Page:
Posted Mar 4 2013 10:02AM
Walt Bellamy's numbers are indisputable. He averaged 20.1 points and 13.7 rebounds over a career that lasted 13 seasons and one game of a 14th. He is one of only seven players to score more than 20,000 points and grab more than 14,000 rebounds, a group that includes Wilt Chamberlain, Kareem Abdul-Jabbar, Elvin Hayes, Robert Parish, Moses Malone and Karl Malone. He played in four All-Star Games and he was the NBA's Rookie of the Year in 1962.
Obviously more than beginner's luck, but perhaps it was too easy for Bellamy at first. His scoring average dropped steadily for six seasons before a mild revival later in his career, and all of his All-Star outings came in his first four seasons. But 20,941 points and more than 14,241 rebounds is nonetheless impressive. Justice was delayed but not denied when Bellamy was inducted into the Hall of Fame in 1993.
One thing that followed Bellamy around that may play a part in him having a less-than-legendary legacy was the thought that he was not dedicated. "Walt wasn't a highly motivated player, night in and night out," says Bellamy's first NBA coach, Bob Leonard. "He'd have some great games and then he'd have one where he didn't show up. But he was an excellent player."
Bellamy, a native of New Bern, N.C., had a style of play that may have reflected his laid-back southern nature similar to a fellow native Tar Heel and jazz musician, John Coltrane. He came to the NBA after being named a second-team All-American at Indiana University as the first player selected in the 1961 draft by the Chicago Packers (now the Washington Wizards) and he burst onto the pro scene.
He averaged what turned out to be a career-high 31.6 points and 19 rebounds for the Packers, hitting 52 percent of his field goals. Only Chamberlain and Elgin Baylor averaged more points that season. Bellamy also had 23 points and 17 rebounds in 29 minutes in his first All-Star Game.
Walt Bellamy has one of the most productive résumés the game has ever seen. When he retired in 1974, Bellamy was sixth all-time in scoring, third all-time in rebounding and his .516 career shooting percentage was largely based on his dominating-yet-agile moves in the paint.
Besides his productivity, Bellamy is remembered for several footnotes in basketball history. He was the muse that helped bring long-time Chicago Bulls general manager Jerry Krause into the NBA. Krause, just out of Bradley, was hanging around the Packers' franchise trying to land a job as a scout, and he came up with a method of analyzing and scouting players by counting how many times players scored when they got the ball on the right side of the floor as opposed to the left. This data as it related to Bellamy convinced Leonard to give him a job.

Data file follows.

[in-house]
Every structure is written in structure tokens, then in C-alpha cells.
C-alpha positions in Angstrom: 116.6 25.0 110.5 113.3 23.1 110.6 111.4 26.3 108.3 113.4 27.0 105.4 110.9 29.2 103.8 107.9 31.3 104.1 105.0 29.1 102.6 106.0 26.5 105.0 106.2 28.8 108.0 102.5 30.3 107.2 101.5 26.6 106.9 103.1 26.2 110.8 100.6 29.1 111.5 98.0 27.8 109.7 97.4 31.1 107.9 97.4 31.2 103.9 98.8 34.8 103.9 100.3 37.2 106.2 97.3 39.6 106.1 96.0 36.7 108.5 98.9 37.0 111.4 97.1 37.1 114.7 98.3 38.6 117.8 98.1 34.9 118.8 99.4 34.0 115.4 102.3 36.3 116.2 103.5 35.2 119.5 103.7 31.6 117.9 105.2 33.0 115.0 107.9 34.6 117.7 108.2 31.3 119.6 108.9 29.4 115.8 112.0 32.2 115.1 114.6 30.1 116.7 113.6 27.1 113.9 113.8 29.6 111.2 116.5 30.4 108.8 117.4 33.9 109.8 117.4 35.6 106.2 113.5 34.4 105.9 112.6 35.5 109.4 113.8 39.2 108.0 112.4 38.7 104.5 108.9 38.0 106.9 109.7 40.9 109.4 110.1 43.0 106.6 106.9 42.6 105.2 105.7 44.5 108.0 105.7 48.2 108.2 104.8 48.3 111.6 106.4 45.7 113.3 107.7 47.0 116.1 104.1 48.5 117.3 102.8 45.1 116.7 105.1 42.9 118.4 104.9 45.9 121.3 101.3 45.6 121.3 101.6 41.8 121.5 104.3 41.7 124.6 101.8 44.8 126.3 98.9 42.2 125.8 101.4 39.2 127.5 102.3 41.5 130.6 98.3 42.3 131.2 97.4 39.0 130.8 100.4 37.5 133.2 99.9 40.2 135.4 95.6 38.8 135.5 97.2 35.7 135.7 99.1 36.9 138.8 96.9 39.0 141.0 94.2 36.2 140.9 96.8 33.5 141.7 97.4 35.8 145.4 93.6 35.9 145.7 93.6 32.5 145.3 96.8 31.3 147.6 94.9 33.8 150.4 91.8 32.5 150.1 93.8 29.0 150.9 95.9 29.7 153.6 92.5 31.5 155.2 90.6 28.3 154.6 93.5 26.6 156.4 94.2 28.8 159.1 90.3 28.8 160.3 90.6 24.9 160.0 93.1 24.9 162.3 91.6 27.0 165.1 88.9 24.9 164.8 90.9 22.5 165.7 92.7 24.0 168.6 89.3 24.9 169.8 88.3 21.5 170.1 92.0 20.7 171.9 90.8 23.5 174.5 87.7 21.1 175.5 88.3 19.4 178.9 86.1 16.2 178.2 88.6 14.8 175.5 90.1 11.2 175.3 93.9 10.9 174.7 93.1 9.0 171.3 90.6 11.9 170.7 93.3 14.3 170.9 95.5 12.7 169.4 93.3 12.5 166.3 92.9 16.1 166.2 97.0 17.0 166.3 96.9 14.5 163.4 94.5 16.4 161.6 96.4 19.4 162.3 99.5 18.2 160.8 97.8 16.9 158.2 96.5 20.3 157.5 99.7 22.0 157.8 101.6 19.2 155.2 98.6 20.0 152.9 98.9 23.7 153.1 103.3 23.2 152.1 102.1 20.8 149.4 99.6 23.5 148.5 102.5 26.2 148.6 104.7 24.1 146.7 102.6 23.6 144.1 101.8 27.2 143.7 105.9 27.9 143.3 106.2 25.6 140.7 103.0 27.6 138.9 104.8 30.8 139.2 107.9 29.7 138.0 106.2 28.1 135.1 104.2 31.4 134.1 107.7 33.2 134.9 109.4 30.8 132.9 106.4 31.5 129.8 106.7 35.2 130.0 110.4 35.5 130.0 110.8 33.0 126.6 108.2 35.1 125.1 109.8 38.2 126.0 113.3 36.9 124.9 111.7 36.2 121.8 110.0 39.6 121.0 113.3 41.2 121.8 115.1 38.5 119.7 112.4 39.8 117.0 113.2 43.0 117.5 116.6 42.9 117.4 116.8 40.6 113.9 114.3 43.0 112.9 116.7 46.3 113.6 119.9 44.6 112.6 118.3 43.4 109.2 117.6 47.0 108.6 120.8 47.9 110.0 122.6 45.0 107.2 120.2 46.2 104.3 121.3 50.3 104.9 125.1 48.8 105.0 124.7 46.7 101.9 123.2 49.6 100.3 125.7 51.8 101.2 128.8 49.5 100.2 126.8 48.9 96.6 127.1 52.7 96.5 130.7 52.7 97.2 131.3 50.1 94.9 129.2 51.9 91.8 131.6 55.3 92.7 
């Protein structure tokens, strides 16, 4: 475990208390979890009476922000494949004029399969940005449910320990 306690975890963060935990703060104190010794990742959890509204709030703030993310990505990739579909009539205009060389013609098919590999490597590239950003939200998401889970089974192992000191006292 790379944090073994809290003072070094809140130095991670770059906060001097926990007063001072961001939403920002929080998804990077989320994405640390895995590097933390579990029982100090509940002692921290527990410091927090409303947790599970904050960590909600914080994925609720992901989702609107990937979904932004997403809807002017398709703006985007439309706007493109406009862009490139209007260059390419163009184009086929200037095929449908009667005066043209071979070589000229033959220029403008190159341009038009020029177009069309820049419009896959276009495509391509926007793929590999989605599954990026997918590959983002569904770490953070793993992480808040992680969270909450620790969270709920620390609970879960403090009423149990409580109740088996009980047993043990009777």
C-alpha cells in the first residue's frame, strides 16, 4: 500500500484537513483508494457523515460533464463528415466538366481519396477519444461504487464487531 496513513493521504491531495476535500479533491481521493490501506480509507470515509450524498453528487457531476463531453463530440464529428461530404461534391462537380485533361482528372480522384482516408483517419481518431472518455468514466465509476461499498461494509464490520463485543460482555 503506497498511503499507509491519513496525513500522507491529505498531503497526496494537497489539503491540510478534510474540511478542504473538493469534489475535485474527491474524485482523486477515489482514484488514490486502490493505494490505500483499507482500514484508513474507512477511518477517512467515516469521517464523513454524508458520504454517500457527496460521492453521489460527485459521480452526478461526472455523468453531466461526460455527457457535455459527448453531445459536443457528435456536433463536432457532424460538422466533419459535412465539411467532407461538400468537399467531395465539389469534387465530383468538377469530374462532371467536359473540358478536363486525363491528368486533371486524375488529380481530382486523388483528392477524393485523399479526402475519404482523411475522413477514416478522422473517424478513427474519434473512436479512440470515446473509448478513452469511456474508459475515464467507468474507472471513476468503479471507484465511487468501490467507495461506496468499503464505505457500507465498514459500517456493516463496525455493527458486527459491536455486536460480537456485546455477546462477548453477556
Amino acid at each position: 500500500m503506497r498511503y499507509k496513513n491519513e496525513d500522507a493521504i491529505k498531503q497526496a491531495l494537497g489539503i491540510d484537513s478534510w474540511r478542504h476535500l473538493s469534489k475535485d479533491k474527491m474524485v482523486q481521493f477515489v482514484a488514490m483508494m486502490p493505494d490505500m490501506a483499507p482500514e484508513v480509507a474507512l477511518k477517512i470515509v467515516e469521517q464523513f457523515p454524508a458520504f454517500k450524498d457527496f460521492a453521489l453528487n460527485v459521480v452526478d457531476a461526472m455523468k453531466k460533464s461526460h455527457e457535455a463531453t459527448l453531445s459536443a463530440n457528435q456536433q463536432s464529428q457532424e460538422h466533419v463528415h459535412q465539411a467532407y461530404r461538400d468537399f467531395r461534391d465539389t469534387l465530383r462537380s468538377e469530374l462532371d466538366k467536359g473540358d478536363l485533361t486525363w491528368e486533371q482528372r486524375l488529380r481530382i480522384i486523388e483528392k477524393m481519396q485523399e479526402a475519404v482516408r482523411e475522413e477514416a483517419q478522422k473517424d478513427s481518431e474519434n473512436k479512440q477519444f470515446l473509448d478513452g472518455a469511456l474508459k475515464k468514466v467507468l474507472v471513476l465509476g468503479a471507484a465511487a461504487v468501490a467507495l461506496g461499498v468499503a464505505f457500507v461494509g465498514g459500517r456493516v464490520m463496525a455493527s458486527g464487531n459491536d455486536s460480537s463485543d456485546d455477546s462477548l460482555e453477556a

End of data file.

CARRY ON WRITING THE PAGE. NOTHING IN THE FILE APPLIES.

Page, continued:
Also, while with Chicago, Bellamy was part of the first team in the NBA to start five black players. And later in his career, because of a trade from New York to Detroit he played a league record 88 games.
He was traded more because he was such a highly coveted player than anything else. He wore seven different NBA uniforms, yet earned the respect of such contemporaries as Bill Russell and Chamberlain. In all, he played for five franchises and was traded three times during his career. Despite being a wanted player, his value seemed to diminish with each trade and he always seemed stuck with rebuilding or expansion teams.
The first trade, between Baltimore (where the Chicago franchise moved) and New York on Nov. 2, 1965, was a blockbuster. The Knicks gave up Johnny Green, John Egan, Jim Barnes and cash for the center they figured would allow them to compete with Boston and Philadelphia. Barely more than three years later, however, the Knicks traded him and Howard Komives to Detroit for Dave DeBusschere in a move that eventually helped bring two championships to New York. The Pistons, in turn, dealt Bellamy to Atlanta the next season for future considerations as part of a three-way trade.
Bellamy averaged just 11.6 points that season, but he rallied to average 14.7 points for the Hawks in 1971, 18.6 in '72 and 16.1 in '73. Each season, the Hawks made the playoffs. He had one more solid season, averaging 13.1 points and 9.6 rebounds for the Hawks in 1973-74. He played one game for the expansion New Orleans Jazz the following season, scoring six points and grabbing five rebounds in 14 minutes, but was waived at the age of 35 after that game.
However, upon his departure from the NBA, there was no tolling at the time for "Bells," as the call to the Hall of Fame wouldn't come for 18 years.
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